DEPARTMENT OF EDUCATION
Office for Civil Rights
School Employees, Other Students, or Third Parties
ACTION: Final Policy Guidance
SUMMARY: The Assistant Secretary for Civil Rights issues a final document entitled "Sexual Harassment Guidance" (Guidance). Sexual harassment of students is prohibited by Title IX of the Education Amendments of 1972 under the circumstances described in the Guidance. The Guidance provides educational institutions with information regarding the standards that are used by the Office for Civil Rights (OCR), and that institutions should use, to investigate and resolve allegations of sexual harassment of students engaged in by school employees, other students (peers), or third parties.
FOR FURTHER INFORMATION CONTACT: Howard I. Kallem. U.S. Department of Education, 600 Independence Avenue, S.W., Room 5412 Switzer Building, Washington, D.C. 20202-1174. Telephone (202) 205-9641. Internet address: Howard_Kallem@ed.gov For additional copies of this Guidance, individuals may call OCR's Customer Service Team at (202) 205-5413 or toll-free at 1-800-421-3481. Individuals who use a telecommunications device for the deaf (TDD) may call the Department's toll-free number, 1-800-421-3481, in conjunction with the phone company's TDD relay capabilities. This Guidance will also be available at OCR's site on the Internet at URL http://www.ed.gov/offices/OCR/ocrpubs.html.
Purpose of the Guidance
Title IX of the Education Amendments of 1972 (Title IX) prohibits discrimination on the basis of sex in education programs and activities receiving Federal financial assistance. Sexual harassment of students can be a form of discrimination prohibited by Title IX. The Office for Civil Rights has long recognized that sexual harassment of students engaged in by school employees, other students, or third parties is covered by Title IX. OCR's policy and practice is consistent with the Congress' goal in enacting Title IX -- the elimination of sex-based discrimination in federally assisted education programs. It is also consistent with United States Supreme Court precedent and well-established legal principles that have developed under Title IX, as well as under the related anti-discrimination provisions of Title VI and Title VII of the Civil Rights Act of 1964.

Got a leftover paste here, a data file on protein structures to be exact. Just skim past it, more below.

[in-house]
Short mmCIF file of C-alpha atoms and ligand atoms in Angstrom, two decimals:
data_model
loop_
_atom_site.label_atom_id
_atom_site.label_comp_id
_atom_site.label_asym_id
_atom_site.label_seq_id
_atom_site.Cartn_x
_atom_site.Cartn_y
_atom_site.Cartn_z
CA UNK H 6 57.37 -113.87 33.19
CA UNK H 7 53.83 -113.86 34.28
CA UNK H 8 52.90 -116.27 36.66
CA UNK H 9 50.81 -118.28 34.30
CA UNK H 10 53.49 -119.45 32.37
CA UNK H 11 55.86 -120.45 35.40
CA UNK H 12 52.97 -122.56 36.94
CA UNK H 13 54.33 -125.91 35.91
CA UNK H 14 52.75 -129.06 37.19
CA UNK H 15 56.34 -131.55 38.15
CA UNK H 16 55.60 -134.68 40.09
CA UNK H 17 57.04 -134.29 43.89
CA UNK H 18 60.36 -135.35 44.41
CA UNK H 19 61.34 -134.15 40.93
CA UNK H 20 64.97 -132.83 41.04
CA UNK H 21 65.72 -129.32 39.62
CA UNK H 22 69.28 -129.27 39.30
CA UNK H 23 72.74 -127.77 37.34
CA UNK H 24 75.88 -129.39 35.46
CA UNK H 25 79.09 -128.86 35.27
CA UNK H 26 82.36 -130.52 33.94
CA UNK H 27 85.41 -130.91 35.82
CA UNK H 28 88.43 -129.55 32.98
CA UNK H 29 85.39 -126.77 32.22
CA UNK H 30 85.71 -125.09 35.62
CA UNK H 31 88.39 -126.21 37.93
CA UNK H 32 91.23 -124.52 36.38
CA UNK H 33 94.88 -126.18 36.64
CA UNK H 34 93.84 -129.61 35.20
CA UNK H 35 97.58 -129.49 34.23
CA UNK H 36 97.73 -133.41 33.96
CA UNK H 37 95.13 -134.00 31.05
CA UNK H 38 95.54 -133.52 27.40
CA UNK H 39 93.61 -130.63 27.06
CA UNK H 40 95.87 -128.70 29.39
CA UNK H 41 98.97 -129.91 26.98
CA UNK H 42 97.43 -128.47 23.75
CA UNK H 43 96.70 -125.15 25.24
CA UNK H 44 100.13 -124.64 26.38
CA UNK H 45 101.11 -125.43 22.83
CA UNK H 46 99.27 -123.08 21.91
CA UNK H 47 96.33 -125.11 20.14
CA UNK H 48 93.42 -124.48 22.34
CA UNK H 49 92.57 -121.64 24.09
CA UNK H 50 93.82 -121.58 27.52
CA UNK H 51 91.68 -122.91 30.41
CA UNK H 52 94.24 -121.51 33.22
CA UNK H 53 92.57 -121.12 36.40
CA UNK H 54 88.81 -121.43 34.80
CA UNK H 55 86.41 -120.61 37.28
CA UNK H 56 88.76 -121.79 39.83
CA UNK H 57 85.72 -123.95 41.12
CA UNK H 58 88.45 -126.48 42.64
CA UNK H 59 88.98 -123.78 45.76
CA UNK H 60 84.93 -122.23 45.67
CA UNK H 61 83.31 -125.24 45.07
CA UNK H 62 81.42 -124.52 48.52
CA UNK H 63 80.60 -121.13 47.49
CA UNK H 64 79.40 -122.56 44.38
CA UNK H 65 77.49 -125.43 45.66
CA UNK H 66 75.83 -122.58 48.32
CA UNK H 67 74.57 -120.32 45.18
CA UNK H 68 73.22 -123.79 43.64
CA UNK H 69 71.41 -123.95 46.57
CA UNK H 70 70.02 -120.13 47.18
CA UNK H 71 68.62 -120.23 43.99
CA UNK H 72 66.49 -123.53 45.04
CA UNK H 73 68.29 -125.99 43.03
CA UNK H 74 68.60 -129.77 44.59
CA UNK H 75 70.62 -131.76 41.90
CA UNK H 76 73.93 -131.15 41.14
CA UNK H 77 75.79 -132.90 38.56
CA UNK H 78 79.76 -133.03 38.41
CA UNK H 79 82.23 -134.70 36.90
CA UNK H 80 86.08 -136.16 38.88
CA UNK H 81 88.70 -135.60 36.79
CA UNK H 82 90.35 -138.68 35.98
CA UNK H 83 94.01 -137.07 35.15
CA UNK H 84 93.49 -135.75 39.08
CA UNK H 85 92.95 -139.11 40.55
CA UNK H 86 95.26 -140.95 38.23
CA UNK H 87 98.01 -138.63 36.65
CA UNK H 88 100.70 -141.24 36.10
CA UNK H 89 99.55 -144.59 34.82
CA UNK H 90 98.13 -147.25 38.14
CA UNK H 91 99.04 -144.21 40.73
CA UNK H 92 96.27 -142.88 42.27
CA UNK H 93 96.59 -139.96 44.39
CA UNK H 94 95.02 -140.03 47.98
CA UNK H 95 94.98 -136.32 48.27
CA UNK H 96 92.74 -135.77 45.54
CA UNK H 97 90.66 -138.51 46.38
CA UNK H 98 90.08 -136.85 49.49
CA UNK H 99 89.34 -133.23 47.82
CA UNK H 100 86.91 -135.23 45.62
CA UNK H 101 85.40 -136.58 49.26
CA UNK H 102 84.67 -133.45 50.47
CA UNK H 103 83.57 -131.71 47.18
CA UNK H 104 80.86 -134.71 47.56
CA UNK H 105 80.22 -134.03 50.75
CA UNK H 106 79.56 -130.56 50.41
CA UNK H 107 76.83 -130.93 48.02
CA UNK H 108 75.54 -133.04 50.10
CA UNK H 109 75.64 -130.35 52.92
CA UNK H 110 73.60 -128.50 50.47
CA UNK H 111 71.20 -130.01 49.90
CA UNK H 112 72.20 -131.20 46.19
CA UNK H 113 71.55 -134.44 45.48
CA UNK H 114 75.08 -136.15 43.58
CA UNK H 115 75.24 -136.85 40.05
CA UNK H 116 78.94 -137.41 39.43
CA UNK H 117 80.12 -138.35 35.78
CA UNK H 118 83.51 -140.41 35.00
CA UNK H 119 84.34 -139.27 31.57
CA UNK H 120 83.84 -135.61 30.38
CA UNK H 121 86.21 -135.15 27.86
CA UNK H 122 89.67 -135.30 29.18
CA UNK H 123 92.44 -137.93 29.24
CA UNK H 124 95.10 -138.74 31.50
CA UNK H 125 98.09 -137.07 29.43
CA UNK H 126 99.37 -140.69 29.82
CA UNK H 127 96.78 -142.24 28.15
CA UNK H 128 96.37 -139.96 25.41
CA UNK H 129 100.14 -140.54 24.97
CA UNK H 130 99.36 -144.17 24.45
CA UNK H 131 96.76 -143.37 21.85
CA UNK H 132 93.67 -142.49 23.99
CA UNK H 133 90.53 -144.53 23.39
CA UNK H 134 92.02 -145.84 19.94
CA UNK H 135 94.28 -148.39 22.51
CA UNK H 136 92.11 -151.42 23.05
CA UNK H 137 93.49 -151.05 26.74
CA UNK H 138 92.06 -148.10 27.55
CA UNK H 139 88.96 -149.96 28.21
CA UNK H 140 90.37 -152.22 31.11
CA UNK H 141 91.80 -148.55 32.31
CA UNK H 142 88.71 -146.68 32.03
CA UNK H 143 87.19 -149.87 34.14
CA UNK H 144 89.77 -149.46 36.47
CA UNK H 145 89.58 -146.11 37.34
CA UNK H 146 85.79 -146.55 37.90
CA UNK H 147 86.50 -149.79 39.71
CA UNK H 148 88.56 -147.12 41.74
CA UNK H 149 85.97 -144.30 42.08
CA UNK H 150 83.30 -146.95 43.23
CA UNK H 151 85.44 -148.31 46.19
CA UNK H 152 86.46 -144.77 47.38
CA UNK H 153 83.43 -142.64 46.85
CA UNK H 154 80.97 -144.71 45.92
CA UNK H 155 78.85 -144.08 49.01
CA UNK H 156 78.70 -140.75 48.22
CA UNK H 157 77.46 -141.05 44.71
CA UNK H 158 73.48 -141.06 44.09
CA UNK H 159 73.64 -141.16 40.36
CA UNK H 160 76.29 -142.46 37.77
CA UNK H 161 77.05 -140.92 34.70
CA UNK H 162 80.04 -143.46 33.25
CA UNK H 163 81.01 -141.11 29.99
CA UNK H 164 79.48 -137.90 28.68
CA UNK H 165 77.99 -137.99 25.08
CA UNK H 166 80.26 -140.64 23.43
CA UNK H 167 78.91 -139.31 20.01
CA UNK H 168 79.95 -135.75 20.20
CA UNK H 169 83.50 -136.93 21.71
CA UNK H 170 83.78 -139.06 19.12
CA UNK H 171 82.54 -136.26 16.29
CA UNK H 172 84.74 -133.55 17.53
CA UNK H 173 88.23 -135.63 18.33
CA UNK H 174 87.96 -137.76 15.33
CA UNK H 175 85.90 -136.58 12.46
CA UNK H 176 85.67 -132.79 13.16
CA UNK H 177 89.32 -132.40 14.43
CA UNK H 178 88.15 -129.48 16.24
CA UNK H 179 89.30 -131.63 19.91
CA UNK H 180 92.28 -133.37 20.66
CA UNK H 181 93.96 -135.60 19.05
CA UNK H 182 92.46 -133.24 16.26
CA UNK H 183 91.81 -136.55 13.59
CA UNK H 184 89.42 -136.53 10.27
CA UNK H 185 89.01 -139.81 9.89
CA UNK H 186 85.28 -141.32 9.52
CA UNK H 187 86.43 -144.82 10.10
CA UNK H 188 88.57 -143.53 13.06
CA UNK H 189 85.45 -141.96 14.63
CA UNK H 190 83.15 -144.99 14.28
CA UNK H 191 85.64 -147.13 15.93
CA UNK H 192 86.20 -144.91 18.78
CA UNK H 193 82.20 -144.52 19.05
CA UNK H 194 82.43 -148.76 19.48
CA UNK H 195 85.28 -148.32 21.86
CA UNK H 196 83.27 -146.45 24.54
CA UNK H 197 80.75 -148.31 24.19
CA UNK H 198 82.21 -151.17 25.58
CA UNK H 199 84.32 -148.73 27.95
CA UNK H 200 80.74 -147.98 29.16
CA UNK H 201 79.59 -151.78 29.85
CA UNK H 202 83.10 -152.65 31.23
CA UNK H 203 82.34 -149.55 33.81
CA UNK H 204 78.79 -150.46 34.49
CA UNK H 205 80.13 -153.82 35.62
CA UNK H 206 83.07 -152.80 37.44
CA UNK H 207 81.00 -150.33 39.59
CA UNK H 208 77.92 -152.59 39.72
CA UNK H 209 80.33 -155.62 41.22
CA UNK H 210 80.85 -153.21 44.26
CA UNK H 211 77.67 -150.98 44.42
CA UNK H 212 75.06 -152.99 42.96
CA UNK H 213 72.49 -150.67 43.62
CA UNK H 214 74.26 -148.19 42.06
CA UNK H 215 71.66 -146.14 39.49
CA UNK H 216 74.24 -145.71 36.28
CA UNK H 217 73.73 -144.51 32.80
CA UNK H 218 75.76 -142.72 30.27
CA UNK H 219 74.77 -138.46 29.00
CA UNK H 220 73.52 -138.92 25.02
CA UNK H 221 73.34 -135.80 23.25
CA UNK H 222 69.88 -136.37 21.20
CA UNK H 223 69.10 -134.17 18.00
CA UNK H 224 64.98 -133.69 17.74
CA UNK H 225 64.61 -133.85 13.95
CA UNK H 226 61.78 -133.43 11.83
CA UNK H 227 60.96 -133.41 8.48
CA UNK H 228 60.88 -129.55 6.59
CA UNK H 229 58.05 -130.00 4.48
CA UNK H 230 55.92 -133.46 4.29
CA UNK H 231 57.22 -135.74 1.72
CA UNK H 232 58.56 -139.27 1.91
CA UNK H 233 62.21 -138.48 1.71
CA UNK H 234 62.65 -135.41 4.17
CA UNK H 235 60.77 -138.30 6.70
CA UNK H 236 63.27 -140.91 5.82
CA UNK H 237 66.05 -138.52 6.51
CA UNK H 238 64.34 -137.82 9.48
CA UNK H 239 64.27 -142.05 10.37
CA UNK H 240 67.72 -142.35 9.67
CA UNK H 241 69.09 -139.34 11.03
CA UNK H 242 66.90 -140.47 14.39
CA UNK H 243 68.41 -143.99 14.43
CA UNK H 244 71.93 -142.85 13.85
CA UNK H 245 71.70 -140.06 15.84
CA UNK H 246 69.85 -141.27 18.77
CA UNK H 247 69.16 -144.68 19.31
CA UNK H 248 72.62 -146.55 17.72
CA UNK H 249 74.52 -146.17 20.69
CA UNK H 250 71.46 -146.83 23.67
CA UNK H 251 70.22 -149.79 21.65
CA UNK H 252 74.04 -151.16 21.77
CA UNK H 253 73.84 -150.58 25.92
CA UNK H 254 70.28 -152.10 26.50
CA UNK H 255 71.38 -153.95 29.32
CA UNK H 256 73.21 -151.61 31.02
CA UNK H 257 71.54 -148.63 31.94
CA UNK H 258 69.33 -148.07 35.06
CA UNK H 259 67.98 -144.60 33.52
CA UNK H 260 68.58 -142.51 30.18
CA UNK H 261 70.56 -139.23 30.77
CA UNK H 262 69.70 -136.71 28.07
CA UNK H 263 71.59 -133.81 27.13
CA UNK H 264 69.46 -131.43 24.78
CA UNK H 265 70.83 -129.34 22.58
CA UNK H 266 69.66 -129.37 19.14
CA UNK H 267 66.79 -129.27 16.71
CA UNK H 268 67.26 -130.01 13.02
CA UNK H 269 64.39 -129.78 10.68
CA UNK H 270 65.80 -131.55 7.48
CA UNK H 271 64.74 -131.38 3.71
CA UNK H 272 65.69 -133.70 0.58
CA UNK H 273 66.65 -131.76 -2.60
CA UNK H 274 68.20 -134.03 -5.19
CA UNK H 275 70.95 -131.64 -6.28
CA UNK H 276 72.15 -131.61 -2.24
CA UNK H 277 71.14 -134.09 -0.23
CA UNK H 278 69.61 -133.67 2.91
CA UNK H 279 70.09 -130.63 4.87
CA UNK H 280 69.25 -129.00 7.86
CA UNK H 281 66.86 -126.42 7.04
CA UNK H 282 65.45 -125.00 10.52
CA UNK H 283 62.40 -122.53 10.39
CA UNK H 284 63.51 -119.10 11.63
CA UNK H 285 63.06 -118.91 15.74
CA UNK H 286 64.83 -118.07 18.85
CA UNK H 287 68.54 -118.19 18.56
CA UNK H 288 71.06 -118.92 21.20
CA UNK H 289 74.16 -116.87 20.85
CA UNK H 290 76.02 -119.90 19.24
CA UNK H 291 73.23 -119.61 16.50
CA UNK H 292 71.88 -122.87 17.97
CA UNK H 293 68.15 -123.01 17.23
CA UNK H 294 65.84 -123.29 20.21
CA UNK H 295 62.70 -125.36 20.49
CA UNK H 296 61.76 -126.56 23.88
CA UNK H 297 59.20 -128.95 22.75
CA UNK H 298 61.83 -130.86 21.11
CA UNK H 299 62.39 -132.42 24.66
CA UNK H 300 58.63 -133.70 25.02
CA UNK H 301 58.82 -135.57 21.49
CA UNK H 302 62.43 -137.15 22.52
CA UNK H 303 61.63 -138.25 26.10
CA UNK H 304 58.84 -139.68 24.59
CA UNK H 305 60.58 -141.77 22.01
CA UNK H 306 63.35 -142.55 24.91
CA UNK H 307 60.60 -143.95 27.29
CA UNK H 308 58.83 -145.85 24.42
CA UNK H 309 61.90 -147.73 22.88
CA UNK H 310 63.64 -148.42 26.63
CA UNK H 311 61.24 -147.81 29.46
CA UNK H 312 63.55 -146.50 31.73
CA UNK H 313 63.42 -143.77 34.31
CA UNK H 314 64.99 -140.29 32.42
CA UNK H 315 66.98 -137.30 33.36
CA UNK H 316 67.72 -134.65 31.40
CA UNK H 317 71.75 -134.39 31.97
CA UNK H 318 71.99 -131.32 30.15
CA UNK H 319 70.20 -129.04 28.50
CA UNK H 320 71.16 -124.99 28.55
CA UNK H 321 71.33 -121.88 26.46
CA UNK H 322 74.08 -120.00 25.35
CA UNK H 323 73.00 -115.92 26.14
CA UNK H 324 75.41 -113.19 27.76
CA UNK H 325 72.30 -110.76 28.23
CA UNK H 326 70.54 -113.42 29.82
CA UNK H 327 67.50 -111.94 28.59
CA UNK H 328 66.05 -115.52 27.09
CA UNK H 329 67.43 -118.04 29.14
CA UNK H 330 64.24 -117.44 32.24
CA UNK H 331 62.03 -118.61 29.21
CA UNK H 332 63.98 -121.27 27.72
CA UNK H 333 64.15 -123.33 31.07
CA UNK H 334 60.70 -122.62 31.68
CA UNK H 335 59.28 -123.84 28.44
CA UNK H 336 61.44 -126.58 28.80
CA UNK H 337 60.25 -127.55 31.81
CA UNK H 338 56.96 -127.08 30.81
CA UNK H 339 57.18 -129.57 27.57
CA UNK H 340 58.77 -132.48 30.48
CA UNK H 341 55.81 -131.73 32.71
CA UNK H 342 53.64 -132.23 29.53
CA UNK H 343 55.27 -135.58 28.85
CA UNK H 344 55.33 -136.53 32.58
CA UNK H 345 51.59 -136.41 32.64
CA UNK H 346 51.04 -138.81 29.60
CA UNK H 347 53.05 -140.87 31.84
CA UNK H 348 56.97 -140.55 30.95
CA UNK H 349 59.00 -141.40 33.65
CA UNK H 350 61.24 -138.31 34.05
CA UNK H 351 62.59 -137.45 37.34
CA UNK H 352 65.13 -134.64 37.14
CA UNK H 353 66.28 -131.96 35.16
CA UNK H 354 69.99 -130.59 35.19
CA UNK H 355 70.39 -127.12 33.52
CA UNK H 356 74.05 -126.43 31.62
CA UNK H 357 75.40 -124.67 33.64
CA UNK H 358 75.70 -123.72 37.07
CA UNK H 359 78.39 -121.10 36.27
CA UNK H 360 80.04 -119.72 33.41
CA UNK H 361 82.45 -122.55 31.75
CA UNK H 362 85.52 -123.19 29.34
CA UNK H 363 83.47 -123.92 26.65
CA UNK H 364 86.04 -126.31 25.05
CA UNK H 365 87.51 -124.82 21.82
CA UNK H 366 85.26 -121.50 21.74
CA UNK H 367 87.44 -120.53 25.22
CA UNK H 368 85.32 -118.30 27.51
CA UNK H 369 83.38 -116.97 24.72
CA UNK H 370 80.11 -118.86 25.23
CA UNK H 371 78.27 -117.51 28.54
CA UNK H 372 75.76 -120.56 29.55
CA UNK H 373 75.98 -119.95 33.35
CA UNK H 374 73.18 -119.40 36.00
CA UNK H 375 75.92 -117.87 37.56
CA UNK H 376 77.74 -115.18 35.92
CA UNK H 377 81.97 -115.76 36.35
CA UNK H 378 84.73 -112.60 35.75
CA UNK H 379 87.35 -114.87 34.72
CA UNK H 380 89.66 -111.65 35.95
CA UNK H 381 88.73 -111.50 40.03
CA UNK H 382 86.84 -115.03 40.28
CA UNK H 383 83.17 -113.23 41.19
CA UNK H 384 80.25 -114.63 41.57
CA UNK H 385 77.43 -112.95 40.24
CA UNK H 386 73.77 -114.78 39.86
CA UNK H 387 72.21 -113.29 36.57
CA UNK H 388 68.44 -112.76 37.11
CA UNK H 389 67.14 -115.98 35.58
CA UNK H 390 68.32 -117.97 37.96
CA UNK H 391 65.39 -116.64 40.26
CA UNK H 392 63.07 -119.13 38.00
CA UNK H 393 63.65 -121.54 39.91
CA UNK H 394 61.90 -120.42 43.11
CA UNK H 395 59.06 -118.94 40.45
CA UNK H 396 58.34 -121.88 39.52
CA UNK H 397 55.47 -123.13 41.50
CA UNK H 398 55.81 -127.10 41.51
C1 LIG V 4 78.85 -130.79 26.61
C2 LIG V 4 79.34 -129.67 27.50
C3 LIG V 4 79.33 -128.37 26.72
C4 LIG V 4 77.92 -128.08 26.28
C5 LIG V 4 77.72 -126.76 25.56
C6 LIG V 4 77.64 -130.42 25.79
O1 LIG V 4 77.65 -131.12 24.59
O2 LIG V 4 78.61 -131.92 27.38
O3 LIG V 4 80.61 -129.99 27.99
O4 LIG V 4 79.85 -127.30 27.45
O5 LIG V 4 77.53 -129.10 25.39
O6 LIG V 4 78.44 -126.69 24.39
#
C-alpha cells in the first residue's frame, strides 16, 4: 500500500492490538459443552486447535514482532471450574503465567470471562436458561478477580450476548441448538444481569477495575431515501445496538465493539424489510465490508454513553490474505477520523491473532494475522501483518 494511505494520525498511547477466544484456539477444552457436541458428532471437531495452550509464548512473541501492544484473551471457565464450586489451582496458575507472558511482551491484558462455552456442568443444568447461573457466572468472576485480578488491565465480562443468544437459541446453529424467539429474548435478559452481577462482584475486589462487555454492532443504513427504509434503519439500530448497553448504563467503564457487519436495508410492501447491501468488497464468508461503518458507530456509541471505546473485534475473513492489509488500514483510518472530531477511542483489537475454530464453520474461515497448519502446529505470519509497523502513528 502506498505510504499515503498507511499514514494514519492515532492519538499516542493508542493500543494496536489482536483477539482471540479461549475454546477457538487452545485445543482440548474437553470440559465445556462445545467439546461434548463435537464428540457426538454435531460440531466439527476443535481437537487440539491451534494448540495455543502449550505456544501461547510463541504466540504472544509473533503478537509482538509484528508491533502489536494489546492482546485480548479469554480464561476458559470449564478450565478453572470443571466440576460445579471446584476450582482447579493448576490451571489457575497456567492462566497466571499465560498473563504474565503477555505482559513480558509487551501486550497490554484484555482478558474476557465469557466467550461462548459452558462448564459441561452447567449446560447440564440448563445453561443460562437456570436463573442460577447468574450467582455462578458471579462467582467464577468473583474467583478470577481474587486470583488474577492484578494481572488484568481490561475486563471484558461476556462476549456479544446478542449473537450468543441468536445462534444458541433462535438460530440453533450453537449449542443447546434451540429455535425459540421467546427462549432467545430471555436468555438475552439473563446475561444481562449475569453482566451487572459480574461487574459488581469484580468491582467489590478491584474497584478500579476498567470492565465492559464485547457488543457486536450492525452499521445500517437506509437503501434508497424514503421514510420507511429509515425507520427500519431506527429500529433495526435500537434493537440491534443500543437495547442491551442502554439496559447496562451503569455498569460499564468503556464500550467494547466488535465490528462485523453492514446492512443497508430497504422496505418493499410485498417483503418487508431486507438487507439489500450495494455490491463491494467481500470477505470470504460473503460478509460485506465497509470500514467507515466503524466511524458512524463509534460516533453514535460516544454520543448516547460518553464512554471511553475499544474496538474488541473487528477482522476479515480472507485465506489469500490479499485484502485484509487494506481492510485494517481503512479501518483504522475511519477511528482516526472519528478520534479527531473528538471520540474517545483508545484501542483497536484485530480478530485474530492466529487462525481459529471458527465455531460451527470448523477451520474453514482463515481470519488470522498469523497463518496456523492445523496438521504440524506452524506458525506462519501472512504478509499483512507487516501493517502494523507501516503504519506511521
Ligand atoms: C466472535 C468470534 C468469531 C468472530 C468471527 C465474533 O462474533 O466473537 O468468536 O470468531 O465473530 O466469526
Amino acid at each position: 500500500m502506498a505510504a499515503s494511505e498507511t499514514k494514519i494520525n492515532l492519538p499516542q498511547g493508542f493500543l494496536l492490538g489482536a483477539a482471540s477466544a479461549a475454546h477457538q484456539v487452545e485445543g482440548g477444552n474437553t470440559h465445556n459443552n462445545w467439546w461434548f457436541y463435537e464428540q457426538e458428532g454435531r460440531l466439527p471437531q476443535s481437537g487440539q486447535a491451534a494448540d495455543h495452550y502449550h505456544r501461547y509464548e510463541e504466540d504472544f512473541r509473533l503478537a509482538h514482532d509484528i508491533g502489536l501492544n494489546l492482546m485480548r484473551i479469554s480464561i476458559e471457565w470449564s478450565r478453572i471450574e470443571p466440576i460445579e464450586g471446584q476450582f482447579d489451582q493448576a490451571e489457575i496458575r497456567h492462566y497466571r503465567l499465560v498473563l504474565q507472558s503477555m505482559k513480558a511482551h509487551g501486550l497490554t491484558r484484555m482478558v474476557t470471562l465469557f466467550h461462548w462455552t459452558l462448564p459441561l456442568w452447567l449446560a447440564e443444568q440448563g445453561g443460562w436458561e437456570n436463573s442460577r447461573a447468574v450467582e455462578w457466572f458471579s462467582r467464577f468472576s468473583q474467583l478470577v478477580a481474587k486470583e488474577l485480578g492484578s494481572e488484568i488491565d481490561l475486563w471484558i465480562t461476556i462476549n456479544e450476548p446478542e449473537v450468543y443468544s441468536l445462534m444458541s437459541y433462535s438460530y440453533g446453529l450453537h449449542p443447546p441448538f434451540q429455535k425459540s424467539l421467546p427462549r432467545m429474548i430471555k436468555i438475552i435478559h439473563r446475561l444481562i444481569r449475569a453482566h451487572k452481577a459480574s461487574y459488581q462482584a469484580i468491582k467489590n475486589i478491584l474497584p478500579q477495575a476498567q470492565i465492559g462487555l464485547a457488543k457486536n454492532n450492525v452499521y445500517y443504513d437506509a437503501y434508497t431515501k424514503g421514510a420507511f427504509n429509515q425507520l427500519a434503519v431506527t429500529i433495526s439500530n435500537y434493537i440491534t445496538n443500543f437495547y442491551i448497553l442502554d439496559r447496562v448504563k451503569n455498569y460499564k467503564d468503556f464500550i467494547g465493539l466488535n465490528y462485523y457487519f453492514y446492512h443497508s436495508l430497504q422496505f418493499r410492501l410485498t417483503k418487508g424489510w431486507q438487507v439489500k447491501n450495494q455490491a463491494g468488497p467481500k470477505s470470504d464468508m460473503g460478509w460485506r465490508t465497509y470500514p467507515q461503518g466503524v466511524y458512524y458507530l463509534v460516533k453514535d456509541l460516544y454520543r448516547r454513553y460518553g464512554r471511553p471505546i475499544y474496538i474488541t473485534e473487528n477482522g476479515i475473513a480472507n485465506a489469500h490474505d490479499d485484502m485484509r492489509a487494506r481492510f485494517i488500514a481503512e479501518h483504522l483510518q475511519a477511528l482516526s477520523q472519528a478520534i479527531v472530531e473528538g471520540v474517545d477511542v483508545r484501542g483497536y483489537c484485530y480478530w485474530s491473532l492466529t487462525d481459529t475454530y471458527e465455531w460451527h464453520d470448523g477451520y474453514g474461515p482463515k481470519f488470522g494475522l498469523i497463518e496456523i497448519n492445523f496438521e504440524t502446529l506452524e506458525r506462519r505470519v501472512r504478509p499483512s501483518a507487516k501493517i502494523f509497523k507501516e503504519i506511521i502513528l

The elimination of sexual harassment of students in federally assisted educational programs is a high priority for OCR. Through its enforcement of Title IX, OCR has learned that a significant number of students, both male and female, have experienced sexual harassment, that sexual harassment can interfere with a student's academic performance and emotional and physical well-being, and that preventing and remedying sexual harassment in schools is essential to ensure nondiscriminatory, safe environments in which students can learn.
The Guidance applies to students at every level of education. It provides information intended to enable school employees and officials to identify sexual harassment and to take steps to prevent its occurrence. In addition, the Guidance is intended to inform educational institutions about the standards that should be followed when investigating and resolving claims of sexual harassment of students. The Guidance is important because school personnel who understand their obligations under Title IX are in the best position to prevent harassment and to lessen the harm to students if, despite their best efforts, harassment occurs. The Guidance discusses factors to be considered in applying the standards and examples that are designed to illustrate how the standards may apply to particular situations. Overall, the Guidance illustrates that in addressing allegations of sexual harassment, the judgment and common sense of teachers and school administrators are important elements of a response that meets the requirements of Title IX.
In addition, it is clear from the Guidance that not all behavior with sexual connotations constitutes sexual harassment under Federal law. In order to give rise to a complaint under Title IX, sexual harassment must be sufficiently severe, persistent, or pervasive that it adversely affects a student's education or creates a hostile or abusive educational environment. For a one-time incident to rise to the level of harassment, it must be severe.